Everybody will encounter through the life-cycle experience of what may seem to be at that time impenetrable problems. May I encourage students to speak openly about mental-health issues among yourselves, and to be alert for signs that any of your friends or colleagues who might at a point of needing professional support or at the very least, someone to talk of their feelings to find an informed response of friendship and care, always delivered non-judgmentally.
In all of this participation in the Arts is of the greatest value.
I have often spoken of the real value of arts, culture and creativity to our communities, to our society and to our own personal sense of our rich heritage; a heritage that while it so powerfully reconnects us to our past continue to indelibly link generation to generation ever more importantly provide the space for construction of our imagined futures.
By identifying, giving recognition to, and encouraging the ongoing development of culture and creativity in our society we lay the foundations for a fulfilling and inclusive citizenship; a citizenship built on a sense of shared meaning, heritage and identity.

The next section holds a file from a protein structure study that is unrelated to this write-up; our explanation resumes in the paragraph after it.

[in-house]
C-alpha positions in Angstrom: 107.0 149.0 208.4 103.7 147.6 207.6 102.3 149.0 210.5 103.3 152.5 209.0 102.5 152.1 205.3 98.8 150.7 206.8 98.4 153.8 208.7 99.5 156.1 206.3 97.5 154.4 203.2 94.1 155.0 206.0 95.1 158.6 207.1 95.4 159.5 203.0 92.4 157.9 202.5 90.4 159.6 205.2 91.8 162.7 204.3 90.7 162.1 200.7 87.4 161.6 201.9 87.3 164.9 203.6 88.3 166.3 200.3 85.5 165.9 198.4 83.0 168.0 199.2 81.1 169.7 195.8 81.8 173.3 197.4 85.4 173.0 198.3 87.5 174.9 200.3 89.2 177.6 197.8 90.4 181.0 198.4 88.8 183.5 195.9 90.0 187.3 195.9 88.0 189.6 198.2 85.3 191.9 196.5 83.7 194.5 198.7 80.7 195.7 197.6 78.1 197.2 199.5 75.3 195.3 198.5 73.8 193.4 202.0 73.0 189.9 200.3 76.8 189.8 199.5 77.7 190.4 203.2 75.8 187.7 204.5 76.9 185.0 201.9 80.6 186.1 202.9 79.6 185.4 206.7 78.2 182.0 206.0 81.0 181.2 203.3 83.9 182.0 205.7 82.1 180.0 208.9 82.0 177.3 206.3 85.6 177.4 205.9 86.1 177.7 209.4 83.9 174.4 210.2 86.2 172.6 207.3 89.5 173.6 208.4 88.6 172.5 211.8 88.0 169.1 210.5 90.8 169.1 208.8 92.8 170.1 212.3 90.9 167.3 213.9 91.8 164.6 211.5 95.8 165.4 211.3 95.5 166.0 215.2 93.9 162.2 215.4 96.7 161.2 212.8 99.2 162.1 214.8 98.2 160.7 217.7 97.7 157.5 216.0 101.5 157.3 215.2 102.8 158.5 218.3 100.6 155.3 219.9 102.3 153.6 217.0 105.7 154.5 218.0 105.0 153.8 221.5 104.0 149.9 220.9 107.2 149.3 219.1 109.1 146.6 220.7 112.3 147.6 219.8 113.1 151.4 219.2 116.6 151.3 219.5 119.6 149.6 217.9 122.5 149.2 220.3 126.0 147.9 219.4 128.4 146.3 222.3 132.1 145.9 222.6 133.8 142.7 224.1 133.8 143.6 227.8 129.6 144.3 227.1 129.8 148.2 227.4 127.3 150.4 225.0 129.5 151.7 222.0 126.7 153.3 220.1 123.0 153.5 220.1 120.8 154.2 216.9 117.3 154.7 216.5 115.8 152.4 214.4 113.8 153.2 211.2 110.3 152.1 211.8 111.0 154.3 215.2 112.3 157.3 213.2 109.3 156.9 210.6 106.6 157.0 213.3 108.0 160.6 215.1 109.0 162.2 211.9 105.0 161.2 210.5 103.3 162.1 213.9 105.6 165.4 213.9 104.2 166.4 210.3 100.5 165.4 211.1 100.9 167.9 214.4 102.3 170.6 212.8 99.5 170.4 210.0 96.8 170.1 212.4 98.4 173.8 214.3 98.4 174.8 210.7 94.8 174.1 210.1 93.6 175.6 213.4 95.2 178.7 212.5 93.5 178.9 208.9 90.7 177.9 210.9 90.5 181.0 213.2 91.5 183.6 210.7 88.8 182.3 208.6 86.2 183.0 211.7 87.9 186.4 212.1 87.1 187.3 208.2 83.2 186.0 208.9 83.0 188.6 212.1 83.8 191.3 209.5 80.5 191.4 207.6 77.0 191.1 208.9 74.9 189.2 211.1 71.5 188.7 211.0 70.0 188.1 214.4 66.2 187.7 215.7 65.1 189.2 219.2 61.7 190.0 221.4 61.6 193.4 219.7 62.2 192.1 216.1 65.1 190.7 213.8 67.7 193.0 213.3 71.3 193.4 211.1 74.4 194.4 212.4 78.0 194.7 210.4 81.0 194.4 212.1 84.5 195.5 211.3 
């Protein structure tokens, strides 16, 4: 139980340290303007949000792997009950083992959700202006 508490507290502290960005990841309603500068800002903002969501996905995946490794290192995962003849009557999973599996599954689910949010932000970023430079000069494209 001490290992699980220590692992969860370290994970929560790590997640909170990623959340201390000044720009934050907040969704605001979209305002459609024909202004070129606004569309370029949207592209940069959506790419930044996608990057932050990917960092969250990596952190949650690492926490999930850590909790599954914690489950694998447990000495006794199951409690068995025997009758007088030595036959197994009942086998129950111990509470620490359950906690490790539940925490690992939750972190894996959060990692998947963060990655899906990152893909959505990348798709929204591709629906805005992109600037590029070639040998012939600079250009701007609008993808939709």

The Arts are a powerful medium through which experiences can be communicated and they therefore play a fundamental role in the discovery of common meanings and achieving cohesion. As human beings, we have a basic need to convey and to share our experiences with fellow citizens and future generations, and creativity lies at the very heart of that process.
The Arts and Culture venues within this centre will provide the environment to deliver on such challenging but attainable ideals. DCU’s commitment to develop a North Dublin Cultural Quarter in the regions around 3 campuses in the Glasnevin-Drumcondra-Ballymun region is a great example for other educational institutions.
The centre will stimulate engagement with the arts and I strongly urge all of you to take advantage of the boundless opportunities afforded to you by these new creative spaces.